Q&A With Harvard’s Top Entrepreneurship Professor

Harvard's Thomas Eisenmann has helped many of the school's most successful startups get off the ground, including CloudFlare and thredUP

Harvard’s Thomas Eisenmann has helped many of the school’s most successful startups get off the ground, including CloudFlare and thredUP

Ask any of the founders behind Harvard Business School’s most successful startup — from clothing swap service thredUP to website optimizer CloudFlare — and they’ll all point to a single common denominator as key to getting a business off the ground. Tom Eisenmann, Harvard’s veteran entrepreneurship professor whose legendary Launching Technology Ventures course has helped legions of budding entrepreneurs find their focus and bring their ideas to fruition. Eisenmann co-chairs HBS’ Rock Center for Entrepreneurship, the campus’ nucleus for new ventures, and leads trips to Silicon Valley and New York for students eager to experience America’s innovation epicenters firsthand. 

While Eisenmann looks the part of the tweed-jacketed, Ivory Tower professor, his knowledge of cutting-edge startup practices has won him a dedicated following that extends far beyond academia. But in the classroom, Eisenmann’s genuine interest in his students sets him apart. From nudging them in the right direction when their ideas are out of whack to slipping business cards to those who couldn’t get in his classes, Eisenmann is known for his open door and sage advice. In an interview with Poets&Quants, he shares his insights on entrepreneurial MBAs’ most common mistakes, the Steve Jobs effect and the worst idea he has ever heard.

What are the most common misconceptions your students have about launching startups?

I think we can talk in class about how hard it is to be an entrepreneur and the ambiguity of it all, but it’s hard for them to understand. In most jobs, somebody gives you work. But if you’re an entrepreneur, you must decide what’s going to happen or nothing will happen. It’s this notion that there’s total ambiguity, and it’s all up to you.PoetsQuants-300x250-MagazineAd2

I think they also underestimate the emotional ups and downs and the amount of time they’re going to spend selling. Very few MBA programs, ours included, do a good job of teaching sales. And in entrepreneurship you are constantly selling to a new employee, investors, customers, and partners. But we don’t teach it very well, and people aren’t drawn to it. So when students are about to launch, they don’t realized how much selling they’re going to do and how much they are going to have to put themselves in front of people over and over again. In any kind of sales there’s a lot of rejection, so there’s a lot of emotion that comes with being told ‘no’ nine times out of 10.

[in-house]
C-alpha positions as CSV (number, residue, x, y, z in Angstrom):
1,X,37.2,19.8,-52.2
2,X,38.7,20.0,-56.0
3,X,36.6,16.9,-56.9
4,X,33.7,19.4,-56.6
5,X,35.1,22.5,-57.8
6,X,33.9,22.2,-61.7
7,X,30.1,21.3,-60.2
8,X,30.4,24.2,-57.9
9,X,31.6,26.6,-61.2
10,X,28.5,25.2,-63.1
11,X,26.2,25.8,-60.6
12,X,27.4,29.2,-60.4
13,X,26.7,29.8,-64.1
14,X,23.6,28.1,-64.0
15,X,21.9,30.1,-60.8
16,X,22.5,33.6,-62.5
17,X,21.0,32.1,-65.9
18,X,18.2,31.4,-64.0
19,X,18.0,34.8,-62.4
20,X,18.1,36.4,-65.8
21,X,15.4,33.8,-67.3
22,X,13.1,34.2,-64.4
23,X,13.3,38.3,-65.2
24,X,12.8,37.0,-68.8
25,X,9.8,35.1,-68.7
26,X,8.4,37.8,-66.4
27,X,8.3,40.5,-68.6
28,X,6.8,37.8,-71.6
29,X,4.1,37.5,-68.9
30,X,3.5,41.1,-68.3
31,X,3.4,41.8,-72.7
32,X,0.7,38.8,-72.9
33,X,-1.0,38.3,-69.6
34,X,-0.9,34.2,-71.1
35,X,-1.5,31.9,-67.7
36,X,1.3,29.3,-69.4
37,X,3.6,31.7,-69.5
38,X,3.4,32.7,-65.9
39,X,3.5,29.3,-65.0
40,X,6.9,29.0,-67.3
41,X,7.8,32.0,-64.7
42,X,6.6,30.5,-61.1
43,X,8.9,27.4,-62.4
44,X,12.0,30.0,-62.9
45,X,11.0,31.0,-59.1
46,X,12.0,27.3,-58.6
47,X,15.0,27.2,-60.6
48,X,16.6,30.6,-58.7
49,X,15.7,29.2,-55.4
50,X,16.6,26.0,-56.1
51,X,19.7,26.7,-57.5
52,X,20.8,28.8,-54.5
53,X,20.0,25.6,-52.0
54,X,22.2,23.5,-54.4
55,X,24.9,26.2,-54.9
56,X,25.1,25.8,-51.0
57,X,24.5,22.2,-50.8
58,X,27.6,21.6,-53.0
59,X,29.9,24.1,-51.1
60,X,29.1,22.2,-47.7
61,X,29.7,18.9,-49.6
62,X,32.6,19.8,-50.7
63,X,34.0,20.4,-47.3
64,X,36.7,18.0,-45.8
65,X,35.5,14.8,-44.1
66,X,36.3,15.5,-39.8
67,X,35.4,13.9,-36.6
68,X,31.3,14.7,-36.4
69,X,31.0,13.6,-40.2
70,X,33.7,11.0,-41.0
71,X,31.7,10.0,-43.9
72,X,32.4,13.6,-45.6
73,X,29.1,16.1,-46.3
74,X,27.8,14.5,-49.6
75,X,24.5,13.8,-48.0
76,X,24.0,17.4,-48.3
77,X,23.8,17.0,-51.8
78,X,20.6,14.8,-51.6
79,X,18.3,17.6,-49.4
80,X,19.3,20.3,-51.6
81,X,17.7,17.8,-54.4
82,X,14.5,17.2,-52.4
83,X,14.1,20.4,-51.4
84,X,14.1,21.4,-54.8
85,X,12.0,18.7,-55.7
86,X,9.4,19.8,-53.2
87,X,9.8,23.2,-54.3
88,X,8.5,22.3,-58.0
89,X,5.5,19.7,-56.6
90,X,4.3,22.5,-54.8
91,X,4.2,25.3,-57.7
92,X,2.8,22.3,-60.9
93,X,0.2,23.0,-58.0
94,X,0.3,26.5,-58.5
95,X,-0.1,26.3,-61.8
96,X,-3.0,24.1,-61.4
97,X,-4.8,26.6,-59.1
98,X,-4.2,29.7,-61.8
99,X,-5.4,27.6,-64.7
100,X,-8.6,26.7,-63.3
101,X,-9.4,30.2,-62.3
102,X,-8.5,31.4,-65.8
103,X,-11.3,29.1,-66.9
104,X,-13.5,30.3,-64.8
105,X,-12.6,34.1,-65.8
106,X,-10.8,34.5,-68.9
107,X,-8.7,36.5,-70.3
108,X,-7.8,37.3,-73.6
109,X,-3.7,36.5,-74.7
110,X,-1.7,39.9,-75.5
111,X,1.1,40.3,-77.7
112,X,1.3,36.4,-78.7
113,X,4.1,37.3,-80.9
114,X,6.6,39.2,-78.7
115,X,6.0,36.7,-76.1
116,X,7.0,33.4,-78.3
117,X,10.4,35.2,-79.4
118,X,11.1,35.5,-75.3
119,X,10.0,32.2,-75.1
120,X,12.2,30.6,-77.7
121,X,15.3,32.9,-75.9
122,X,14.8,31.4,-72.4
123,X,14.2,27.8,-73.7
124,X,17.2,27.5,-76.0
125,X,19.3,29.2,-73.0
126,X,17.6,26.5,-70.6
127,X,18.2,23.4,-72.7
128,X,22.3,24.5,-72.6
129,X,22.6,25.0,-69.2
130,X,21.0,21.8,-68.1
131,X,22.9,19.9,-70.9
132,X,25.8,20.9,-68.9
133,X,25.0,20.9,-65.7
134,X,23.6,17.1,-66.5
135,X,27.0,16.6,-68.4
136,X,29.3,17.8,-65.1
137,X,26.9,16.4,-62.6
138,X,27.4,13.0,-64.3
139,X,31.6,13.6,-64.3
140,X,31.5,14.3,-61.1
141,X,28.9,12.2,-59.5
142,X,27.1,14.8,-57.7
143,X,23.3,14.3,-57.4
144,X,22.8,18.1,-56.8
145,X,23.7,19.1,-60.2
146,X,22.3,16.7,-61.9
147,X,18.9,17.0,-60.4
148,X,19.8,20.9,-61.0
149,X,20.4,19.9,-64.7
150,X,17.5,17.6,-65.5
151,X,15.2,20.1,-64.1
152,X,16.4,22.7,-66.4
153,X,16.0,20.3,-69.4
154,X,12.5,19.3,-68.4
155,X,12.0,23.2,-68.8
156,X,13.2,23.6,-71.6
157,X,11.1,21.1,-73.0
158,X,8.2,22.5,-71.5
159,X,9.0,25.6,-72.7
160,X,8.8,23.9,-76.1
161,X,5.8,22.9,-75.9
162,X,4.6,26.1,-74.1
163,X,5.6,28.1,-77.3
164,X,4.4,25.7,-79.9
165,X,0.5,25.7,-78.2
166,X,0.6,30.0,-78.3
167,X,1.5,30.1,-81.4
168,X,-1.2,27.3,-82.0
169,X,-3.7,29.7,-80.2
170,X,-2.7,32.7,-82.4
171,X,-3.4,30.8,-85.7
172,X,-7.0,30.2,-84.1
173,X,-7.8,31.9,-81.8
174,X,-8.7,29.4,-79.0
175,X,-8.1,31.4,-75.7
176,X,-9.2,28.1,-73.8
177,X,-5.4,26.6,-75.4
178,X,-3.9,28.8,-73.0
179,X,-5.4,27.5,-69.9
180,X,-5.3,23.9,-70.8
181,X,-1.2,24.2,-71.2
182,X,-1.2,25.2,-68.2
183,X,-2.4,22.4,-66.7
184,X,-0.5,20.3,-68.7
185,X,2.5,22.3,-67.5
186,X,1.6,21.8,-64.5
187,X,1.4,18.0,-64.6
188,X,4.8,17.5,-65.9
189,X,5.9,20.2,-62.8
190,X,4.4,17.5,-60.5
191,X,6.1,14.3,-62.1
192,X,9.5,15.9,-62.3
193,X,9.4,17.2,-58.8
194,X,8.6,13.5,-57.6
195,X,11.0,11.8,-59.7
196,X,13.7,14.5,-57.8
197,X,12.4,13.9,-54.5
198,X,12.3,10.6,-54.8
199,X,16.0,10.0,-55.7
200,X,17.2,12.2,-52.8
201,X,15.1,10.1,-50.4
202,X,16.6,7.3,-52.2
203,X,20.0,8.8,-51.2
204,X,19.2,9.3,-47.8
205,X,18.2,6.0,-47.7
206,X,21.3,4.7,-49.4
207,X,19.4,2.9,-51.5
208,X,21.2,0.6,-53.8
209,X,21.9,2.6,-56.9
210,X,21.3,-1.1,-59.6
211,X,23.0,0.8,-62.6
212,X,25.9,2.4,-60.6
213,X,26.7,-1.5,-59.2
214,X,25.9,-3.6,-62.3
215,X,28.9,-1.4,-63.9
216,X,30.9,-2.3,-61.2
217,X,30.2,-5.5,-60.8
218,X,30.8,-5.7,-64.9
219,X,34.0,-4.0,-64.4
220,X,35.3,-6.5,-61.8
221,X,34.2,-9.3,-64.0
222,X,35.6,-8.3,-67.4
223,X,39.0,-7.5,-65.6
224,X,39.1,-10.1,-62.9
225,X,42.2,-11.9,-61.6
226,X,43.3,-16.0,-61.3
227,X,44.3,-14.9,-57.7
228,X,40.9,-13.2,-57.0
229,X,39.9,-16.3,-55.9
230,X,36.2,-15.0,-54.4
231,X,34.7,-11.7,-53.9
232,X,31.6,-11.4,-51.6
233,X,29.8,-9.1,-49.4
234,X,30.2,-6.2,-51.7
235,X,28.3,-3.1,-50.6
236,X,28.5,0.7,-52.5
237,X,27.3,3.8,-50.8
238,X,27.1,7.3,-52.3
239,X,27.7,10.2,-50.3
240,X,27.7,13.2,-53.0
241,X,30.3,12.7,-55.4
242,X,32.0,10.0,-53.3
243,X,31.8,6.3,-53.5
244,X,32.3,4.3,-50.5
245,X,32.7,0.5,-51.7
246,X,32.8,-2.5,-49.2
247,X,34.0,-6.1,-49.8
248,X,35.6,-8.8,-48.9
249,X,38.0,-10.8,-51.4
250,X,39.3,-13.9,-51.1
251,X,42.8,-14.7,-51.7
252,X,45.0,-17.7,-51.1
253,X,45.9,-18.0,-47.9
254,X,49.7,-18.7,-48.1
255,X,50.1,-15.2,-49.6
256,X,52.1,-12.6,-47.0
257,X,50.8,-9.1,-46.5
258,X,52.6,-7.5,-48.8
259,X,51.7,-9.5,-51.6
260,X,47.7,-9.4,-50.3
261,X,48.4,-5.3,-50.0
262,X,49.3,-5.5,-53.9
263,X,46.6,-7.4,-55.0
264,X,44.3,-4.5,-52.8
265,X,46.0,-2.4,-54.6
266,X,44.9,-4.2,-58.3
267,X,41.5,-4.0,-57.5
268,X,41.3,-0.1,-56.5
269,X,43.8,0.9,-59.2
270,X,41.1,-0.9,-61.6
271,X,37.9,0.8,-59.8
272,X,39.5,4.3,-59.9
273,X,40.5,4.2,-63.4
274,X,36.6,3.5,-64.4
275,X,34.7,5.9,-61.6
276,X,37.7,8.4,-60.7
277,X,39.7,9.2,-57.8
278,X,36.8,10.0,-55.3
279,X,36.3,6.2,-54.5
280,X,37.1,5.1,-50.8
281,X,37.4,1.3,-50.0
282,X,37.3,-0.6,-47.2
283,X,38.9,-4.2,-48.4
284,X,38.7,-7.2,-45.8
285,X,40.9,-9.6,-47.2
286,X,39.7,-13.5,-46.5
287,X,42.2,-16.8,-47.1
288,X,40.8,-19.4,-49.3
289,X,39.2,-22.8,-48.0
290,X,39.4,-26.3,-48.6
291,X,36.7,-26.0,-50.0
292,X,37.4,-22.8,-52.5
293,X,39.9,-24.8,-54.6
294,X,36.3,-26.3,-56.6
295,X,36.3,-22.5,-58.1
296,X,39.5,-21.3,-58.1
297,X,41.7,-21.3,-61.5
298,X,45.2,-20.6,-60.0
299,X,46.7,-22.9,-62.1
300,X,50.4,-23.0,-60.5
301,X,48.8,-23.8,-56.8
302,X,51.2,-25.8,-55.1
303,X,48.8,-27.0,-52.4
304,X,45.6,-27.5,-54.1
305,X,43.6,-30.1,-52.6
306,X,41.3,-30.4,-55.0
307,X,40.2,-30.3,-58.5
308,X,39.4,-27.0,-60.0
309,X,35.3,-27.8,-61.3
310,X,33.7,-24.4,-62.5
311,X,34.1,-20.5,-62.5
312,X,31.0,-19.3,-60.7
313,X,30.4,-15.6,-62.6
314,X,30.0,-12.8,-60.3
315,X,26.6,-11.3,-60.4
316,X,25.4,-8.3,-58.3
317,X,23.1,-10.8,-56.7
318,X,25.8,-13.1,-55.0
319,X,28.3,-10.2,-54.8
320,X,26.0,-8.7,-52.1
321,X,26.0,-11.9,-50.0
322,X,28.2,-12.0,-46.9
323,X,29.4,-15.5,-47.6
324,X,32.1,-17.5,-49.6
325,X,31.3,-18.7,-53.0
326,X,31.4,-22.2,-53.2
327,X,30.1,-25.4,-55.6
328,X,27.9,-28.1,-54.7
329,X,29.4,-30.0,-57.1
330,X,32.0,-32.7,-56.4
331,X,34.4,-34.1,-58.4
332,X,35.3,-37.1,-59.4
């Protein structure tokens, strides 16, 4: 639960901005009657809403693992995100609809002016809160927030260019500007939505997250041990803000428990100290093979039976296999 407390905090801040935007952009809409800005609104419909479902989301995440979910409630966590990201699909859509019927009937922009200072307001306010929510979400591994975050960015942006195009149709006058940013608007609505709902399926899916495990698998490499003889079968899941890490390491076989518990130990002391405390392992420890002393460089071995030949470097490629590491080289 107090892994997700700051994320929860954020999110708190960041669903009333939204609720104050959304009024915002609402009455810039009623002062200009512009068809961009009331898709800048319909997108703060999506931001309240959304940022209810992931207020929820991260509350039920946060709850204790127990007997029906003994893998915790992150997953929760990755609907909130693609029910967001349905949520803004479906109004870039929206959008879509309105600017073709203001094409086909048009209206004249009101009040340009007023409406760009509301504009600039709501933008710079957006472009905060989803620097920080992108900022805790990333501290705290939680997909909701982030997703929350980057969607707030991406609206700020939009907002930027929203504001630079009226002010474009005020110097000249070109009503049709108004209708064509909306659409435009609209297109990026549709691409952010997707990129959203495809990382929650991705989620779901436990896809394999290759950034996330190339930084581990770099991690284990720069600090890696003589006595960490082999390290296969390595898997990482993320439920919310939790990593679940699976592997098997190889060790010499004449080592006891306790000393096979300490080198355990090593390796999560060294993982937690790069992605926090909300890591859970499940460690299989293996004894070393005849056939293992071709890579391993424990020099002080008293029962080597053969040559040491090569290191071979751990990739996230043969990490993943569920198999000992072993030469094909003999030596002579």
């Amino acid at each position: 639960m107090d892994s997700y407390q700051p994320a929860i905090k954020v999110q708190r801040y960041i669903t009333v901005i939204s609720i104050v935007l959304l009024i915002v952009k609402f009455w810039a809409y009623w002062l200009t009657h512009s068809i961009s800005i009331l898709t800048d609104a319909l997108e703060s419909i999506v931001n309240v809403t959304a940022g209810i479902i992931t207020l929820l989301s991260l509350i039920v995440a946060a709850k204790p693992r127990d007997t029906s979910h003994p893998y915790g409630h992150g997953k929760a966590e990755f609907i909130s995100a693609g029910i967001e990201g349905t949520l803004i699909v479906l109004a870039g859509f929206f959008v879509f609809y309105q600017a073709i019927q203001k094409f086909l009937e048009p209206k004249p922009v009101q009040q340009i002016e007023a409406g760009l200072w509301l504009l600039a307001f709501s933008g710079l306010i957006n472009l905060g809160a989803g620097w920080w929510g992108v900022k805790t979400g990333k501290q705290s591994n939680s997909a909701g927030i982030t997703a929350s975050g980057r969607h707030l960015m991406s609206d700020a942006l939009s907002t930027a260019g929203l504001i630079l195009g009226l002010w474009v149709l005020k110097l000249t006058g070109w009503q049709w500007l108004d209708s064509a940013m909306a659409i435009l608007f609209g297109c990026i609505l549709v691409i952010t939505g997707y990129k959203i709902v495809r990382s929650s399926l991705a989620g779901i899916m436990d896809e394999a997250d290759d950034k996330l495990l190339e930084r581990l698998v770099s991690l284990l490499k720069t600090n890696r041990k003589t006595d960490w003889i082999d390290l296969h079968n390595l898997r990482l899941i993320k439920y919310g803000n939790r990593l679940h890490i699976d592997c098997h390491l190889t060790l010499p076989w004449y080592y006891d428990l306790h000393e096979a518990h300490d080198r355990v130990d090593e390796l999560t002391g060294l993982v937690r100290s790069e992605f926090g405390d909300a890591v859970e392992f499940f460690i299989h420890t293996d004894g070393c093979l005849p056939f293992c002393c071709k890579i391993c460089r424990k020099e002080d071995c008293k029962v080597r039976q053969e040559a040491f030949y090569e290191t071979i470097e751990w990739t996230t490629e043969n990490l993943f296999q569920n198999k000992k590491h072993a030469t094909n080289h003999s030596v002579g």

We can tell students what the failure odds are, but it’s one thing for people to know the stats, and it’s another to actually feel it’s going to be you. A lot of people think they will be that one person to beat the odds, and I guess that’s good to have that confidence. Basically we need people to be a little delusional.

What are the most common mistakes that MBAs make when launching startups?

A lot of what we do in the classroom is teaching students to take an idea, turn it into a business model, break it into pieces, and figure out how to evaluate it. But an awful lot of entrepreneurs don’t do that, and they rush into their vision.

There are also a lot of young entrepreneurs who don’t want to expose their idea until it’s perfect. Or they fail because they’re too headstrong, and they keep pushing the idea when the whole world is saying no. Other students flip around too fast from idea to idea, and some never quite quit the day job because they don’t have any confidence in their idea. So there’s a zone between being headstrong and lacking resolve that students have to live in.

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